Hypocrisy works this way when dealing with the treasures stored up on Earth: the religionist talks "You shall not steal," then walksoff with some other person's or organization's property or money. This stealing often involves swindles that betray the trust the sheep have in their shepherds, who fleece them relentlessly — always have, always are, always will. The Ten Commandments could be tattooed on the backs of their hands and still fail to exert beneficial moral influence sufficient to enable them to resist the lure of easy money. Nowadays that easy money is often enough the government's.

Am I lying? Is this a wild hypothesis generated by my Atheism? „No!" and „No!" Just start collecting news stories about religious leaders who commit money crimes. There is no need to go spelunking in esoteric sources covered with dust or finding seldom-surfed strands of the Web. The news stories will be found in ordinary news sources available to every person in the U.S. willing to subscribe to them, such as newspapers, news-weeklies, and other magazines that include reporting on current events. It won't take long to accumulate a fat file!

Here are three news stories that were published in 1999, 2000, and 2001. Each one should have given W. Bush, FBI czar John Dilulio, and Marvin Olasky, W. Bush's compassionate conservatism guru, second thoughts about the wisdom of using faith-based organizations to provide governmental social services. The New Jerusalem Church of God in Christ received over $1,300,000 from the federal government to provide meals in day-care homes. However, these homes did not exist. The addresses given to the government were for vacant lots and abandoned houses. Seven religionists were involved in this scam. Without Walls International Church in Tampa, FL, operated a faith-based driving school called Restoration & Evangelism Advanced Thru Community Training. One service provided was illegally fixing over 1,000 truck drivers' license tests, charging up to $1,300 to do it. Drivers from 19 states came to them to be fraudulently licensed before they were busted. Among Clinton's controversial pardons were four Hasidic Jews who had been convicted of stealing over $40,000,000 from the government. They created a faith-based school to receive the money, which came in the form of education grants, small business loans, and housing subsidies. The problem was this: the parochial school, like the supreme supernatural entity these men worship, did not exist.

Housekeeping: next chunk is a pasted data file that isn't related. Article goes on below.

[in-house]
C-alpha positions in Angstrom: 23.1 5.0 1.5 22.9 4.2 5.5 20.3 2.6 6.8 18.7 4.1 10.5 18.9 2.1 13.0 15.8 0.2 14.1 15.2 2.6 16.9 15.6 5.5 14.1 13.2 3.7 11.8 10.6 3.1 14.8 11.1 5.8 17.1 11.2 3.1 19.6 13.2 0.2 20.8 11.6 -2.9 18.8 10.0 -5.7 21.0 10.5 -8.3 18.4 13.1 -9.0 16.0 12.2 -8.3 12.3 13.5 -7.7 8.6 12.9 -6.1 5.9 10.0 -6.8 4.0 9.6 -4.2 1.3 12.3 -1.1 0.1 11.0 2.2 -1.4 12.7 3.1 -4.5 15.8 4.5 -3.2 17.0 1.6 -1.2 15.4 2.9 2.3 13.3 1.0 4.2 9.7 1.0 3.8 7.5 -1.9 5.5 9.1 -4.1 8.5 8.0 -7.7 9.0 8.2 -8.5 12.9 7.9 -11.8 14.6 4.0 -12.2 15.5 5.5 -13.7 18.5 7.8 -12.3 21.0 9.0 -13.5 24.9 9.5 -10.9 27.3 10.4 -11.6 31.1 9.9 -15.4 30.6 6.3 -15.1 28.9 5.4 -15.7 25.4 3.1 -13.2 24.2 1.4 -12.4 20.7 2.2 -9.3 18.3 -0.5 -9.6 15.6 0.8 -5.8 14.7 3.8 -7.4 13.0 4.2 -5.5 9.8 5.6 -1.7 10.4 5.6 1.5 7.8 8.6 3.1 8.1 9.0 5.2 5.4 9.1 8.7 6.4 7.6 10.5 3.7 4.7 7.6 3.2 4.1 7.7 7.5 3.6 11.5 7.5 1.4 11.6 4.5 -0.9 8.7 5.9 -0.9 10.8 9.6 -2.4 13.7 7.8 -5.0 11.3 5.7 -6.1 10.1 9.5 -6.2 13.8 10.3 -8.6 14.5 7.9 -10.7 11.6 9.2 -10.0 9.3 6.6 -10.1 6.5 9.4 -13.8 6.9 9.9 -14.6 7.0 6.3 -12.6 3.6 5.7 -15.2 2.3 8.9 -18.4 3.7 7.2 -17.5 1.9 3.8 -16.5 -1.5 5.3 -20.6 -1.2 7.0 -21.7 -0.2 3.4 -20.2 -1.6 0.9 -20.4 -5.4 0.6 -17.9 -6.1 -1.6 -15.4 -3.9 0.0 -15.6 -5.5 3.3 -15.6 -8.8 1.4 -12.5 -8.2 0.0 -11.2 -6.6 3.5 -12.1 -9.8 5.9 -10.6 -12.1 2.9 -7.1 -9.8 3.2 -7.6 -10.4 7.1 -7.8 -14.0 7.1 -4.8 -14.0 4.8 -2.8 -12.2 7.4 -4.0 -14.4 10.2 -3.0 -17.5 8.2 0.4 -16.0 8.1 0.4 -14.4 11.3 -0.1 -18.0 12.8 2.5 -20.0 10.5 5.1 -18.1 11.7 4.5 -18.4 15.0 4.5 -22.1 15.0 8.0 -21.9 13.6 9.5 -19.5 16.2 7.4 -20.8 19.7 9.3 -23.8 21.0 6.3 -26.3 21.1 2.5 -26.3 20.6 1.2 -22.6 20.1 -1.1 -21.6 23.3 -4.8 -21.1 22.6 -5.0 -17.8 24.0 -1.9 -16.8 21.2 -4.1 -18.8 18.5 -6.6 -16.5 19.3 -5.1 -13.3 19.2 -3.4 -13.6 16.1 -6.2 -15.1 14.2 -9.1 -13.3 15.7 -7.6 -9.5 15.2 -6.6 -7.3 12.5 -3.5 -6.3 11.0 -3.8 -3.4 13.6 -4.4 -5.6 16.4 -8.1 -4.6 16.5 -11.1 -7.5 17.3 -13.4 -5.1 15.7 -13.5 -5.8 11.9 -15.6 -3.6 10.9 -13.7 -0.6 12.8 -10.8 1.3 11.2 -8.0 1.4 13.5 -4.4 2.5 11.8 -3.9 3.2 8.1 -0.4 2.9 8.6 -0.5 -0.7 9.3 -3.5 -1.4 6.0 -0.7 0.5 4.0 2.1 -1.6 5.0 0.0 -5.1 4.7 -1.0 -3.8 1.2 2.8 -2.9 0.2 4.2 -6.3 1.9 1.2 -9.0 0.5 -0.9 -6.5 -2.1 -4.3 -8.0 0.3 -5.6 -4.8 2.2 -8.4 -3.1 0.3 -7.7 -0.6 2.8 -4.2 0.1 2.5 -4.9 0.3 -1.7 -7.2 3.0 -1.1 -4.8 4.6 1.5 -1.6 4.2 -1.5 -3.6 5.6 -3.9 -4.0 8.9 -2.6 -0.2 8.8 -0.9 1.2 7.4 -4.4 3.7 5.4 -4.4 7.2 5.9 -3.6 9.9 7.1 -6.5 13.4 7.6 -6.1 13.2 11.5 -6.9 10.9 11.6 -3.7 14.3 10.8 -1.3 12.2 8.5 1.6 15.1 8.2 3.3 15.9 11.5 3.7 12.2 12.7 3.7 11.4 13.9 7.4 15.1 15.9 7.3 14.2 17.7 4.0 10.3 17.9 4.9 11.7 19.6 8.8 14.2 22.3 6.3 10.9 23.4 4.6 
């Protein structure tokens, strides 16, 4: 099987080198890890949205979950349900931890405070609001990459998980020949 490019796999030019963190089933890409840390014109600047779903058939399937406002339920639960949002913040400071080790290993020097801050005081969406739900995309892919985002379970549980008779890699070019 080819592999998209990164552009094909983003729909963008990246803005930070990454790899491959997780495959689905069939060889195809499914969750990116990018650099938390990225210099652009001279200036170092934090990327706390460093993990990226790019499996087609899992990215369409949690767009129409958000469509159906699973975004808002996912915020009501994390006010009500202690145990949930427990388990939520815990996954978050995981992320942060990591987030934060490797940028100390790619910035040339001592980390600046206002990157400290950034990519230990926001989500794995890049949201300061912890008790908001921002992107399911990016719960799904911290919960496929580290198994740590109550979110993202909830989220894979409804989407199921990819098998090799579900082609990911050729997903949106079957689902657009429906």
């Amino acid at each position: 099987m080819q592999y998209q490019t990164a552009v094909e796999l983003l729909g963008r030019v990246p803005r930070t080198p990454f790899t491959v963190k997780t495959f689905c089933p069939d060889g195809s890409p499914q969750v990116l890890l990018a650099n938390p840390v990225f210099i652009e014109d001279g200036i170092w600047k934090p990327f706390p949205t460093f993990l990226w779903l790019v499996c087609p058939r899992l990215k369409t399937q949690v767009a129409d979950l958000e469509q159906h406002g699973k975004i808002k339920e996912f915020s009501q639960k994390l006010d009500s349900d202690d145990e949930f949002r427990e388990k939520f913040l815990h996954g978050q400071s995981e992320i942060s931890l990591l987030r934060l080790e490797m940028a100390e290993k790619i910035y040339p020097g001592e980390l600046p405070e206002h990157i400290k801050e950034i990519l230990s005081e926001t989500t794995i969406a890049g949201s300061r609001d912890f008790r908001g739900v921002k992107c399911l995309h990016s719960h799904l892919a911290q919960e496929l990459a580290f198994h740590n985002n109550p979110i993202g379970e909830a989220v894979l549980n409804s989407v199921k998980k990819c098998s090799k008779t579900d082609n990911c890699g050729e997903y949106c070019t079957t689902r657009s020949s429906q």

As the file increases in bulk, remember this: If religionism truly exerted beneficial moral influence, those most deeply mired in religionism would be the ones most heavily influenced, thus the most moral of all humans. Then ask this question: how many exposures to the Ten Commandments would it take to prevent religious leaders from stealing? If W. Bush would create a President's Commission on Separation of State and Church, that question could be one of the research projects. Wouldn't that be an interesting report? I predict confidently that the results of that research, if conducted with scientific integrity, would not disturb or surprise any Atheist or Freethinker on this planet!